Tadferd started walking slowly past Peaches toward the gate. He dropped the rope on the ground. The goat didn’t move. Tadferd turned suddenly and leapt onto the goat’s back. He had one hand clasped on each horn and he was laughing maniacally.
Peaches startled, jumped straight up in the air, and then began to run. He ran straight toward the barn, then veered right into the herd of goats. Goats of all sizes scattered.
Tadferd tried to dig his heels in to slow the momentum, but it was of no use. His boot heels caught on a protruding root and his legs were thrown back behind him. One boot came off and landed in a pile of fainted goats. The poor little things didn’t move.
Tadferd and Peaches jousted and tugged and wrestled for what seemed like hours, each one biting or scratching the other, trying to end up on top. About forty minutes into the fray, Ms. Holbrook looked out the window just in time to see the two disappear behind the barn. When they reemerged they had acquired a garden hose, which was wrapped around both Peaches’ left horn and Tradferd’s left arm.
Peaches headed for the fence. Tadferd suspected that the goat would try to squeeze through the second and third board, and shed his passenger once and for all. He braced himself for impact.
The hose, still connected to the spicket, reached its limit. Their momentum caused them to turn in a wide arc back toward the barn. The hose stretched and the arc was perfectly smooth and controlled. They zipped past the window in slow motion and Ms. Holbrook saw, with great clarity, a look of dismay on both of the passing faces - not 12 inches from her.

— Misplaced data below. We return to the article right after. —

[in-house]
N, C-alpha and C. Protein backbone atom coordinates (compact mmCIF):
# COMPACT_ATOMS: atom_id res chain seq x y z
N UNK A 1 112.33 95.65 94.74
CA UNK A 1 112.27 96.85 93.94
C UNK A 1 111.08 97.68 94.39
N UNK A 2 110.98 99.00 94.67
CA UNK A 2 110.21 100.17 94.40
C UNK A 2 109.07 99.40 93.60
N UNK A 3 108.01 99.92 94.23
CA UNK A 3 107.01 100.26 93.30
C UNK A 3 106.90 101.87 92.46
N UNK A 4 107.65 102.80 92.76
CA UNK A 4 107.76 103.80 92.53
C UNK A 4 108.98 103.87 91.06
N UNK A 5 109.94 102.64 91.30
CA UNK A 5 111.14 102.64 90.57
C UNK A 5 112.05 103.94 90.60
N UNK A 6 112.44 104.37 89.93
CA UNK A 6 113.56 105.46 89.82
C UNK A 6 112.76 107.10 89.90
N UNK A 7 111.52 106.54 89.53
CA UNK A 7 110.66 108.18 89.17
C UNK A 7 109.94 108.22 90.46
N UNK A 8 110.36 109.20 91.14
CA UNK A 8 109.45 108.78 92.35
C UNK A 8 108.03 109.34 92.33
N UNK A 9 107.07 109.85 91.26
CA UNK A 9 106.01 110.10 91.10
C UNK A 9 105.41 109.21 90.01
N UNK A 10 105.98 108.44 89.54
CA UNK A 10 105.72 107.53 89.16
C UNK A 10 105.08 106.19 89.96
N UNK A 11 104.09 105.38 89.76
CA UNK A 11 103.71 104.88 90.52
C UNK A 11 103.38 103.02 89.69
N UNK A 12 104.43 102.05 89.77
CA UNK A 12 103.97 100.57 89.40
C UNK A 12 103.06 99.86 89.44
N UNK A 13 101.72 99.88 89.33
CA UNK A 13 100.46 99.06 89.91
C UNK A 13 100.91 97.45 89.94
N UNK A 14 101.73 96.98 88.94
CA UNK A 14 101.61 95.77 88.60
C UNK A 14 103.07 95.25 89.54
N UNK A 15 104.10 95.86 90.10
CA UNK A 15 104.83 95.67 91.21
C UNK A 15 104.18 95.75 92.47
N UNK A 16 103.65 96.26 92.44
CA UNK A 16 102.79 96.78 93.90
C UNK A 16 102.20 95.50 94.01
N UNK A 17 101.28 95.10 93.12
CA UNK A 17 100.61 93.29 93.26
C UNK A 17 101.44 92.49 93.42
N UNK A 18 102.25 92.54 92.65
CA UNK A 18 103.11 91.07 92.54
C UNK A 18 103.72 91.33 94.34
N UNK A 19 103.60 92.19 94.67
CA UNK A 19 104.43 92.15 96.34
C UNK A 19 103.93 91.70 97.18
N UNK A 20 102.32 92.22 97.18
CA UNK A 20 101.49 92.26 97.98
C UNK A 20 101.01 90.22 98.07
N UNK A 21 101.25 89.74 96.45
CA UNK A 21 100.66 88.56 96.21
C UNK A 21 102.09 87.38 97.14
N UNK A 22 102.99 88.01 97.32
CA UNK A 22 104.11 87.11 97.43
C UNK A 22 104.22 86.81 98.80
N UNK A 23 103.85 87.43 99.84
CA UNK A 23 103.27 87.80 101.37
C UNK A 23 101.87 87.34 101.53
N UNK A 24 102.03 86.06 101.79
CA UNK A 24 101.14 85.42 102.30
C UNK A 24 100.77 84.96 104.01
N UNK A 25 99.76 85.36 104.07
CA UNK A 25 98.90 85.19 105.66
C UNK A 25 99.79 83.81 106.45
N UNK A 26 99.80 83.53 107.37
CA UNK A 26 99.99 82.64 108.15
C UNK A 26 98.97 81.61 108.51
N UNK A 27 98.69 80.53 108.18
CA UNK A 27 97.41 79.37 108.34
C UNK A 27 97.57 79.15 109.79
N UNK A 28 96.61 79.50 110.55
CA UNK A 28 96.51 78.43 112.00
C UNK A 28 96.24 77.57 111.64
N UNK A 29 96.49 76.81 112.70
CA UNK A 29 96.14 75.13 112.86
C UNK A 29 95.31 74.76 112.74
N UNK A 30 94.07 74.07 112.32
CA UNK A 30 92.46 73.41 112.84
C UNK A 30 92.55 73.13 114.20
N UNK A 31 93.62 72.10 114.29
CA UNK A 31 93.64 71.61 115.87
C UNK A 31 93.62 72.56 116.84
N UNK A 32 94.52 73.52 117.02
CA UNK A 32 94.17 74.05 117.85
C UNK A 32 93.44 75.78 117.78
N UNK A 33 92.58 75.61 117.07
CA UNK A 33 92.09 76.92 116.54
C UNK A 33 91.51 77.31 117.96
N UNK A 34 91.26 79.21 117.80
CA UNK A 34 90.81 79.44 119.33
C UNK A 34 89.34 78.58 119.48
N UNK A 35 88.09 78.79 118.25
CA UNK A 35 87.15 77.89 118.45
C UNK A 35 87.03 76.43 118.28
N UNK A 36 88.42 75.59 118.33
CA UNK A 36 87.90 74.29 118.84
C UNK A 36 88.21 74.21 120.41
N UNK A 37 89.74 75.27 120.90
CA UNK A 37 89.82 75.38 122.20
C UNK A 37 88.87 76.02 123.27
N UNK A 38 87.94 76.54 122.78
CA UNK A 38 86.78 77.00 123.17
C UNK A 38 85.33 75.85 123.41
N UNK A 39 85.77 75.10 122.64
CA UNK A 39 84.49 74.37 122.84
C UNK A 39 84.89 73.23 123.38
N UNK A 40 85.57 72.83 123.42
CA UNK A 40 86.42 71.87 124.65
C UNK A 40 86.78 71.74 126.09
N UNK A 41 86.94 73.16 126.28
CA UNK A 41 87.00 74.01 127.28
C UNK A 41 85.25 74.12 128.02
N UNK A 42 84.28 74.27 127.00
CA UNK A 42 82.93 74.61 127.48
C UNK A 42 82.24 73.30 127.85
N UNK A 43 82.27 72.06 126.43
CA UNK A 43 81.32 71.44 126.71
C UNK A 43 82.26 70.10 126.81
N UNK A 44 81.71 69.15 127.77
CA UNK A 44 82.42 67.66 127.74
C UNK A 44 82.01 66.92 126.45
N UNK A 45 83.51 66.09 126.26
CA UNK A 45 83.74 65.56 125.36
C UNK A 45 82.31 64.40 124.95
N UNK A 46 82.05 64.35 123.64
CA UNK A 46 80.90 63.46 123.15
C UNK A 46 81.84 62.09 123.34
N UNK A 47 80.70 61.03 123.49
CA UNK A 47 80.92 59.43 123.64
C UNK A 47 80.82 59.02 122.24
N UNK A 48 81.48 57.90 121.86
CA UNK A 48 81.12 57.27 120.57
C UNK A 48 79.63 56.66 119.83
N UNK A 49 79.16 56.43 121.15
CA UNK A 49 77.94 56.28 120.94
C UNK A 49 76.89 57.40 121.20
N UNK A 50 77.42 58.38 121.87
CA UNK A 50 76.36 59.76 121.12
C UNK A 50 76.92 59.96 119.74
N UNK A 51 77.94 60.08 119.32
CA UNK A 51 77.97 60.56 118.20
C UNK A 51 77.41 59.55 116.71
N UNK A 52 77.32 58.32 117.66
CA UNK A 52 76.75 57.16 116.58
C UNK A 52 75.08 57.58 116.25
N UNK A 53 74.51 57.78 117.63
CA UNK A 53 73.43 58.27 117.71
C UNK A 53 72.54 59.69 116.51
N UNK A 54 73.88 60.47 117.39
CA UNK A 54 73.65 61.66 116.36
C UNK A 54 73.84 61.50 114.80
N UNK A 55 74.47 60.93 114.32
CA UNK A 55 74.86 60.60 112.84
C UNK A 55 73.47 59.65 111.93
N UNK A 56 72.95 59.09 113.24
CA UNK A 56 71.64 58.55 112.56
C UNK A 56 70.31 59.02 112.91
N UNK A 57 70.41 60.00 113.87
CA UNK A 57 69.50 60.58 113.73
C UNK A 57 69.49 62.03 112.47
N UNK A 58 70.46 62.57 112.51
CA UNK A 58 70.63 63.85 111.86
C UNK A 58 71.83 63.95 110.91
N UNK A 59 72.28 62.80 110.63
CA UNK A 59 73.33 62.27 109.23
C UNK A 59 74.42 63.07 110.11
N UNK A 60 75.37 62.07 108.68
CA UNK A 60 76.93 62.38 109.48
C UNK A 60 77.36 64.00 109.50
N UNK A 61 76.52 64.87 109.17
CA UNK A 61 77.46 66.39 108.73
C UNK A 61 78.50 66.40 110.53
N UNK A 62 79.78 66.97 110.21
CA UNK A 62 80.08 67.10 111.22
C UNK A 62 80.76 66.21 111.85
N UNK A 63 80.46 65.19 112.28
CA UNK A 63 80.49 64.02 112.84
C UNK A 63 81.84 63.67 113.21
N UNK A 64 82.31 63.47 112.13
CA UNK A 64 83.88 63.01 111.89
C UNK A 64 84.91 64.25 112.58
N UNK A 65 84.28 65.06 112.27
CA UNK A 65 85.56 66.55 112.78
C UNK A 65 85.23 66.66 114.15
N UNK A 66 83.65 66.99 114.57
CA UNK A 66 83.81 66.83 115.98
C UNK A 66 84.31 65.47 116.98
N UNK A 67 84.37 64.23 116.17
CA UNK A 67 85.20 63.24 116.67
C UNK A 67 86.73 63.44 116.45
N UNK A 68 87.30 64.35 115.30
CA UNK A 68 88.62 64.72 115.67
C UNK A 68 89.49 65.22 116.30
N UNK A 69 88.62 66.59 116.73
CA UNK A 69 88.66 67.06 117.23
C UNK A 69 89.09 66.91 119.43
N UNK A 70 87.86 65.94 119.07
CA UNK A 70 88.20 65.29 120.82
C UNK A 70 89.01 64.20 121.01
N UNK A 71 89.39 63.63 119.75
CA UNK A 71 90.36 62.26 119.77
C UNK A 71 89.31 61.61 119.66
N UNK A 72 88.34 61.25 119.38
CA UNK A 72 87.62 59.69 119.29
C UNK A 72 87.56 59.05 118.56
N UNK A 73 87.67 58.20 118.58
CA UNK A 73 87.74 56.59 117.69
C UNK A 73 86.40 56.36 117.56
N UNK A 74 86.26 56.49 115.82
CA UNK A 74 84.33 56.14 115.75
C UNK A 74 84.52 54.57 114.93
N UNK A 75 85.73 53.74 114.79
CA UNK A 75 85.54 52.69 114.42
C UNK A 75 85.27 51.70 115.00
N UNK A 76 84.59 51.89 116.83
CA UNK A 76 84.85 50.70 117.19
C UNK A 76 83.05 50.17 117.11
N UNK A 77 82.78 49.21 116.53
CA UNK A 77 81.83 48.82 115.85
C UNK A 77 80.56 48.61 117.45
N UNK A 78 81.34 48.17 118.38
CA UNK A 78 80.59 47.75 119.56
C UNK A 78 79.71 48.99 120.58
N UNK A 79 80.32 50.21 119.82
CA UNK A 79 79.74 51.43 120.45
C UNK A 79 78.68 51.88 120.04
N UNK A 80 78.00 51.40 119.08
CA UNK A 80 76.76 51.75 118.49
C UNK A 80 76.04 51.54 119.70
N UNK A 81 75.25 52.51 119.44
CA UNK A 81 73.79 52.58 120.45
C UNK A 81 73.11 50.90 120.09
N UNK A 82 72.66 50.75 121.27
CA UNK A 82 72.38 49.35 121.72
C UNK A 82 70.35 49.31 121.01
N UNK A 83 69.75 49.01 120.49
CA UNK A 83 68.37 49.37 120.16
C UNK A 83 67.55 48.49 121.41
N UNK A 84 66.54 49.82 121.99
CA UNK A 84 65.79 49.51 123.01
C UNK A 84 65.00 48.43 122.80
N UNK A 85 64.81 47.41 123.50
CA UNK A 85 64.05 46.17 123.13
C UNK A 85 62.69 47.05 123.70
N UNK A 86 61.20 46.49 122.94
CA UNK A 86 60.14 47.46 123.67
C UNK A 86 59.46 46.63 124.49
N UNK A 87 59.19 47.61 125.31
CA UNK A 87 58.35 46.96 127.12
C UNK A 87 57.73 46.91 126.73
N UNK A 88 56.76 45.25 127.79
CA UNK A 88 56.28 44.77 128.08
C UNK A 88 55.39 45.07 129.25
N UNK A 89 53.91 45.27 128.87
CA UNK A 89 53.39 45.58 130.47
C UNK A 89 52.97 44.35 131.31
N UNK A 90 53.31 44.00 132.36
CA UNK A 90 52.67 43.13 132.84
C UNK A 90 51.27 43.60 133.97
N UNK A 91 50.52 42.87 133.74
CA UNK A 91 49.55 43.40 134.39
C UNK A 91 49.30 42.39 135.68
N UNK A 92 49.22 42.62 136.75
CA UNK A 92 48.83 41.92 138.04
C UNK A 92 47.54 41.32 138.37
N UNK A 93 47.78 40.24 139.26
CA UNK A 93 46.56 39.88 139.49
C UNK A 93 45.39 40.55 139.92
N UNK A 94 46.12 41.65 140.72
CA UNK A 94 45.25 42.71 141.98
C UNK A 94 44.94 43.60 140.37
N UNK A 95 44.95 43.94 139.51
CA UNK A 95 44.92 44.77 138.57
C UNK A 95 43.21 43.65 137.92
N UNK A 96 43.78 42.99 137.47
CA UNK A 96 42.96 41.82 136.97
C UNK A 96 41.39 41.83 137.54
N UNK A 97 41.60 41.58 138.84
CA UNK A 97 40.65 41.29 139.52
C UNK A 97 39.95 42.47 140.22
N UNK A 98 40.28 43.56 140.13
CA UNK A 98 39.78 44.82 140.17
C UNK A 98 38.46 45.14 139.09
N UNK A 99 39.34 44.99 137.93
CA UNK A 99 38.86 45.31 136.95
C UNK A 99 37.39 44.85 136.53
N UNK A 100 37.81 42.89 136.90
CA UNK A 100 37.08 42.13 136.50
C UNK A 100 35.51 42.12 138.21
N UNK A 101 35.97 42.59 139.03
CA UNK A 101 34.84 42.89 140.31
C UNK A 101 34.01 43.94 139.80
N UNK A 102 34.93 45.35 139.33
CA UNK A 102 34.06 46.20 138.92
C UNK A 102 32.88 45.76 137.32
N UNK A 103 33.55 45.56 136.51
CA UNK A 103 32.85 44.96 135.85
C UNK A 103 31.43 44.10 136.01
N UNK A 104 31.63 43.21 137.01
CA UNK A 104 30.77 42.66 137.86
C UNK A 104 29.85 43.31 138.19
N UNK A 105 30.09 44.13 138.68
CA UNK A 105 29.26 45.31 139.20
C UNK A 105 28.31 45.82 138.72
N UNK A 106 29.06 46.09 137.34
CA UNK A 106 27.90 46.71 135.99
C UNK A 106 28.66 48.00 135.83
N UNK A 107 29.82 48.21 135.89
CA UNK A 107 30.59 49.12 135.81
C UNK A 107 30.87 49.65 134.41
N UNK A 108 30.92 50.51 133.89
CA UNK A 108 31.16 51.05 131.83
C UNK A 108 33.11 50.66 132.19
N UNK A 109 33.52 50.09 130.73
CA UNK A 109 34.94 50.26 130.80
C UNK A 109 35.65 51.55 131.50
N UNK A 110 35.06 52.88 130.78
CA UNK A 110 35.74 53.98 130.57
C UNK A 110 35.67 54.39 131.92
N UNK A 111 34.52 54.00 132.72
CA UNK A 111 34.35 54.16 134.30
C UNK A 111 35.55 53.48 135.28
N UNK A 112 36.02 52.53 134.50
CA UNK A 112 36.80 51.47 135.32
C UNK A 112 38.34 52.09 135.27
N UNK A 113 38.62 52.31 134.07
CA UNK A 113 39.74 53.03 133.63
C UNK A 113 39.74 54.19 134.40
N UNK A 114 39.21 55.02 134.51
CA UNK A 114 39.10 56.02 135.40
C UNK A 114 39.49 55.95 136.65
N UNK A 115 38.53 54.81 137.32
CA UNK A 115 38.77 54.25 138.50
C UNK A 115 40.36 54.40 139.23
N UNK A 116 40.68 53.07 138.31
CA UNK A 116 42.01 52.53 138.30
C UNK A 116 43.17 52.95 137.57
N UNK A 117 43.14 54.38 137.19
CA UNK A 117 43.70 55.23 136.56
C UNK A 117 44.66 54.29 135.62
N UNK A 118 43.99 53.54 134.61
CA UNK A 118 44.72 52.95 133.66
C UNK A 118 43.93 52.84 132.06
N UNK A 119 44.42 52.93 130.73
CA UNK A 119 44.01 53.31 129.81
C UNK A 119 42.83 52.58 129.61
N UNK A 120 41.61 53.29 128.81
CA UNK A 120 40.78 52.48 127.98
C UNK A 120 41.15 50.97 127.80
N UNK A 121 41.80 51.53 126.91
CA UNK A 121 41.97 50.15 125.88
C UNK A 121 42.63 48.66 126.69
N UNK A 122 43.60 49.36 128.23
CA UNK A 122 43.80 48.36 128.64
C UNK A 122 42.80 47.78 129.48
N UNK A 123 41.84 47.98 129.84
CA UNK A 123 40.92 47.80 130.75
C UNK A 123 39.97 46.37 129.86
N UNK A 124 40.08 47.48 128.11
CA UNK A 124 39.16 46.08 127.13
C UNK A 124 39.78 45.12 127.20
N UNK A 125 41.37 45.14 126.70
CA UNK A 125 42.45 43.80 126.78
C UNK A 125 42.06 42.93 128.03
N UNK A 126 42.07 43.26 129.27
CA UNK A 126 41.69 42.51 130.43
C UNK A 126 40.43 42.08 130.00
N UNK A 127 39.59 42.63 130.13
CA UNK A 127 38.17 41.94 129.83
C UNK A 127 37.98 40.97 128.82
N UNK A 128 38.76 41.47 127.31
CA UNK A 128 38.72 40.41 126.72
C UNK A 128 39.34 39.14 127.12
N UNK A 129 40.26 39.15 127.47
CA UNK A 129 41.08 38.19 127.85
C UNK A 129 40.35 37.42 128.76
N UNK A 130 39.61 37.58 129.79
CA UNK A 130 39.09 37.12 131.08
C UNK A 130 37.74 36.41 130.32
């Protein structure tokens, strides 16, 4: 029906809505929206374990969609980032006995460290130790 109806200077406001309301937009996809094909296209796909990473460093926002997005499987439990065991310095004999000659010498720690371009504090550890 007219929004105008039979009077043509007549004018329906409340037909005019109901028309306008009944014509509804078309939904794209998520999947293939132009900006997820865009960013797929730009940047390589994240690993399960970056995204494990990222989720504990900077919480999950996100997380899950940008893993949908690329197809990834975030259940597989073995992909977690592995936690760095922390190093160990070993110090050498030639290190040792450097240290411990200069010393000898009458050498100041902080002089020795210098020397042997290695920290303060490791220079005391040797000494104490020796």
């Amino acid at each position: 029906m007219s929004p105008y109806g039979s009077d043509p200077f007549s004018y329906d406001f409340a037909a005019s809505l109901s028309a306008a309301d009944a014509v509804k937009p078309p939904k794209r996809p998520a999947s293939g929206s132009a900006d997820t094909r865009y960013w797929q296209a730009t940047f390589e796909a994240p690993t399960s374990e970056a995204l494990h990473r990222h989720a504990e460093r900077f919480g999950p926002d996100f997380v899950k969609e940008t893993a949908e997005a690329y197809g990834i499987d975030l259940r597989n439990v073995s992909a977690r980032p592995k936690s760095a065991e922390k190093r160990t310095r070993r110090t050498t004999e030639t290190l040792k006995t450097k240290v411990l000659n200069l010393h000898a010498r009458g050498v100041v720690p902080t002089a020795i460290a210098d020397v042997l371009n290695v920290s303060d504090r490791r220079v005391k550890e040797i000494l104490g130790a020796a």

Suddenly the hose snapped back and they accelerated toward the barn. They slammed against the side of the barn. Splintered wood, dust, and goats were expelled from the site with fury.
The impact was felt as far away as Harden’s Barber Shop in town. Mr. Hardin later reported, while being interviewed outside his mobile home by the local news crew, ”It sounded like a freight train.”
Dust filled the air, as animals housed in the barn began to crawl from the rubble. Some of the fainting goats came to and began the search for survivors. Ms. Holbrook scanned the yard for signs of the combatants. Seeing none, she walked out on the porch and looked again.
Barely visible through the dust, she saw Tadfered limping, with one boot, toward the truck, dragging an unconscious Peaches, and mumbling to himself.
Tadferd’s arm was still attached to the massive goat’s horns with the garden hose, and he was too tired to cut it loose. He hefted the limp body into the cab of the truck, pushed it down the seat toward the passenger door and crawled in behind it. He closed the door and relaxed against the seat, exhaling a deep breath.
“I’ll expect an apology outa you when you come to big boy,” he said in short bursts to the deep breathing carcass. He rested a few more seconds and then started the truck and wiped his brow. He pulled the shifter down into drive and started up the driveway.
Turning to look over his shoulder, he waved to the lady standing on the porch, and pulled out onto the highway. Settled in for the drive, he passed Mr. Hardin’s Barber Shop and waved.
A few minute later, Peaches opened his eyes.